Ypsilanti’s Thriving Local Scene
Only six miles East of Ann Arbor, Ypsilanti has a thriving local food and art community. Once home to a variety of industries—flour, lumber, wool, cigars and cars—the preserved 19th century buildings now serve as coffee shops, hip clothiers and local markets.
Ypsilanti Food Co-op is located in the Mill Works building in historic Depot Town. Owned and operated by its customers, Ypsilanti Food Co-op offers high-quality local food and goods. Shoppers can find cheese, milk, meats, grains, produce and specialty items all produced by local farms and businesses.
By shopping at a food co-op, food dollars stay in the community. Ypsilanti Food Co-Op sold $1.4 million of products from local growers and producers last year alone. The co-op even has its own bakery called River St. Bakery with a solar powered oven and its own bee yard adjacent to the building called Honeybee Alley.
Another way to support local food is through a Community Supported Agriculture (CSA). Individuals purchase directly from the farms seasonal bounty for a fee and receive a box of farm fresh produce for home consumption. Often the challenge of these produce boxes is to use all the produce and create meals. Mary Wessel Walker, owner of Harvest Kitchen in Ypsilanti, has solved this problem by preparing ready-to-go meals with all the local, farm sourced products.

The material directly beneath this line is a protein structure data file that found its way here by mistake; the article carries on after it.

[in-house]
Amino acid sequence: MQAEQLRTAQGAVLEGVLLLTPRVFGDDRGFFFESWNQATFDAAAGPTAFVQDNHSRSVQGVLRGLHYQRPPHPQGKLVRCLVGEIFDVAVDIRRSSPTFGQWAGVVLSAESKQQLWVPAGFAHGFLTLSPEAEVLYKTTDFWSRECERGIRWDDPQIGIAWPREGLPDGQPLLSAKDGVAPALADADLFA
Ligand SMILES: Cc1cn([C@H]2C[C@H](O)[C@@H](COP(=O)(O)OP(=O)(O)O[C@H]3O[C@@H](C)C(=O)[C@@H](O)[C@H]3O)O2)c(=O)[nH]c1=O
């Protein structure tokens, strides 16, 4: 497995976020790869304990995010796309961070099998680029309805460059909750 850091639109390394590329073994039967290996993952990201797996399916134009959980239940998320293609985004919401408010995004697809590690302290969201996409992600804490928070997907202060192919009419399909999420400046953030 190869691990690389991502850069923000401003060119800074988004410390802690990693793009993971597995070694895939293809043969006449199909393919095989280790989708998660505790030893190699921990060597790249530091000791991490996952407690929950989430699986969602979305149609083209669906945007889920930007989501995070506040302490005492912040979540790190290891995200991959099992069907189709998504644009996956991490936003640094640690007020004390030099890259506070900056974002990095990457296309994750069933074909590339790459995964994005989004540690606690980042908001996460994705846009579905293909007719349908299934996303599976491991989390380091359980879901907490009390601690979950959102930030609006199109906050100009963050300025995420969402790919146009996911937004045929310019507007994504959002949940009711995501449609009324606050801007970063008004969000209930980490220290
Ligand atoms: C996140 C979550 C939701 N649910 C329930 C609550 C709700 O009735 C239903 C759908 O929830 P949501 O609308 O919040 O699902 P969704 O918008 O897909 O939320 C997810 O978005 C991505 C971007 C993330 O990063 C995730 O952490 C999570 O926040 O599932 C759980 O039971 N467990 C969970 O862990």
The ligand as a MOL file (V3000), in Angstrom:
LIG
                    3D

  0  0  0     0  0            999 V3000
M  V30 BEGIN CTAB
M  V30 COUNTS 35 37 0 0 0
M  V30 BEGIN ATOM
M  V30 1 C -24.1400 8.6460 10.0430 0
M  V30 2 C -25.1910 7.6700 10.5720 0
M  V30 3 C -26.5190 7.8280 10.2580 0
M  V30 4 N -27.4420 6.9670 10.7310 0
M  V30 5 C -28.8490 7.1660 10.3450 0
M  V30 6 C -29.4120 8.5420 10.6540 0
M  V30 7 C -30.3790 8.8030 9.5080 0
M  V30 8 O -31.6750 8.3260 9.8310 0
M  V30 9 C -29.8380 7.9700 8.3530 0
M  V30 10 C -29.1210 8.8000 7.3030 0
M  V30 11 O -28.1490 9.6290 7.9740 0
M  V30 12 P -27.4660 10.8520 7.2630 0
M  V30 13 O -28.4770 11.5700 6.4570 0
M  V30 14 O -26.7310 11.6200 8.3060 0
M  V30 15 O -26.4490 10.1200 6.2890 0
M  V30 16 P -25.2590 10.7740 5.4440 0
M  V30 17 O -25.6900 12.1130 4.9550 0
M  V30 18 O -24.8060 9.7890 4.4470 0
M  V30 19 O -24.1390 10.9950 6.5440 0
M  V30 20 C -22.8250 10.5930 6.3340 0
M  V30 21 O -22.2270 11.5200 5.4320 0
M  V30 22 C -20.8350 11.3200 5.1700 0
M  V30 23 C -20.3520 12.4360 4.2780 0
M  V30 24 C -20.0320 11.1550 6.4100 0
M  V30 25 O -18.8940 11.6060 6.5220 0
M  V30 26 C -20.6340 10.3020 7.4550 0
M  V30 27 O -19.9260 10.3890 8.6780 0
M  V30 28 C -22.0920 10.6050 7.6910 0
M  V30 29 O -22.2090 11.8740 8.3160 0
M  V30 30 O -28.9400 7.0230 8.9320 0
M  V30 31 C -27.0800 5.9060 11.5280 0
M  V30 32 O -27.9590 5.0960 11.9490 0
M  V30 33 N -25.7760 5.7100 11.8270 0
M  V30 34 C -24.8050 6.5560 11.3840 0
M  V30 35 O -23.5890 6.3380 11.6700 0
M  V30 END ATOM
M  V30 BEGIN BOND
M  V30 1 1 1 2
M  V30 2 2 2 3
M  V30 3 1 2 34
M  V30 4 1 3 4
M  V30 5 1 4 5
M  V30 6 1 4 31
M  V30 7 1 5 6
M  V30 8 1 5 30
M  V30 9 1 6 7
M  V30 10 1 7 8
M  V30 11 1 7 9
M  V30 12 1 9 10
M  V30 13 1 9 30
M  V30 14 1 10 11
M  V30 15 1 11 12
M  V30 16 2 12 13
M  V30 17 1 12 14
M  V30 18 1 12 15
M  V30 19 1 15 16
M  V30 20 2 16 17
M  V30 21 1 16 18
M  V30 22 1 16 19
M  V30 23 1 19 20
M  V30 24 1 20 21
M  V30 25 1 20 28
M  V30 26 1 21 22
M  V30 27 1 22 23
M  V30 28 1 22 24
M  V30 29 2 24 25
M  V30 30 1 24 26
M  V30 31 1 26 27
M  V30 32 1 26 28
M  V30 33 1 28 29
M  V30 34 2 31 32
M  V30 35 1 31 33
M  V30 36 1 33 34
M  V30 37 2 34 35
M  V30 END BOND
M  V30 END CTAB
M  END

Her customers can sign up for complete fresh meals weekly or take home freezer meals in perfectly portioned containers. Creative seasonal meals such as North African vegetable stew with cous cous and Indonesian rice salad are a few of the delicious choices. Frog Holler Organic Farm, Goetz Farm, Tantre Farm and Westwind Milling Company are just some of the local farms and products Harvest Kitchen supports.
With more chefs understanding the local food system, seasonal menus in restaurants are also more prevalent. Close to the Downtown Ypsilanti Farmers’ Market is a restaurant called Bona Sera. Once an underground supper club, Bona Sera is now an established restaurant open for lunch and dinner. They focus on fusing local ingredients with their own interpretation of classic dishes such as their homemade buttery grits. Grits come topped with shrimp or seitan for the vegetarians and house made porchetta for the meat lovers. They also prepare baked goods and mac & cheese for other local coffee shops and restaurants.
Please let us know about your favorite way Ypsilanti supports the local food system.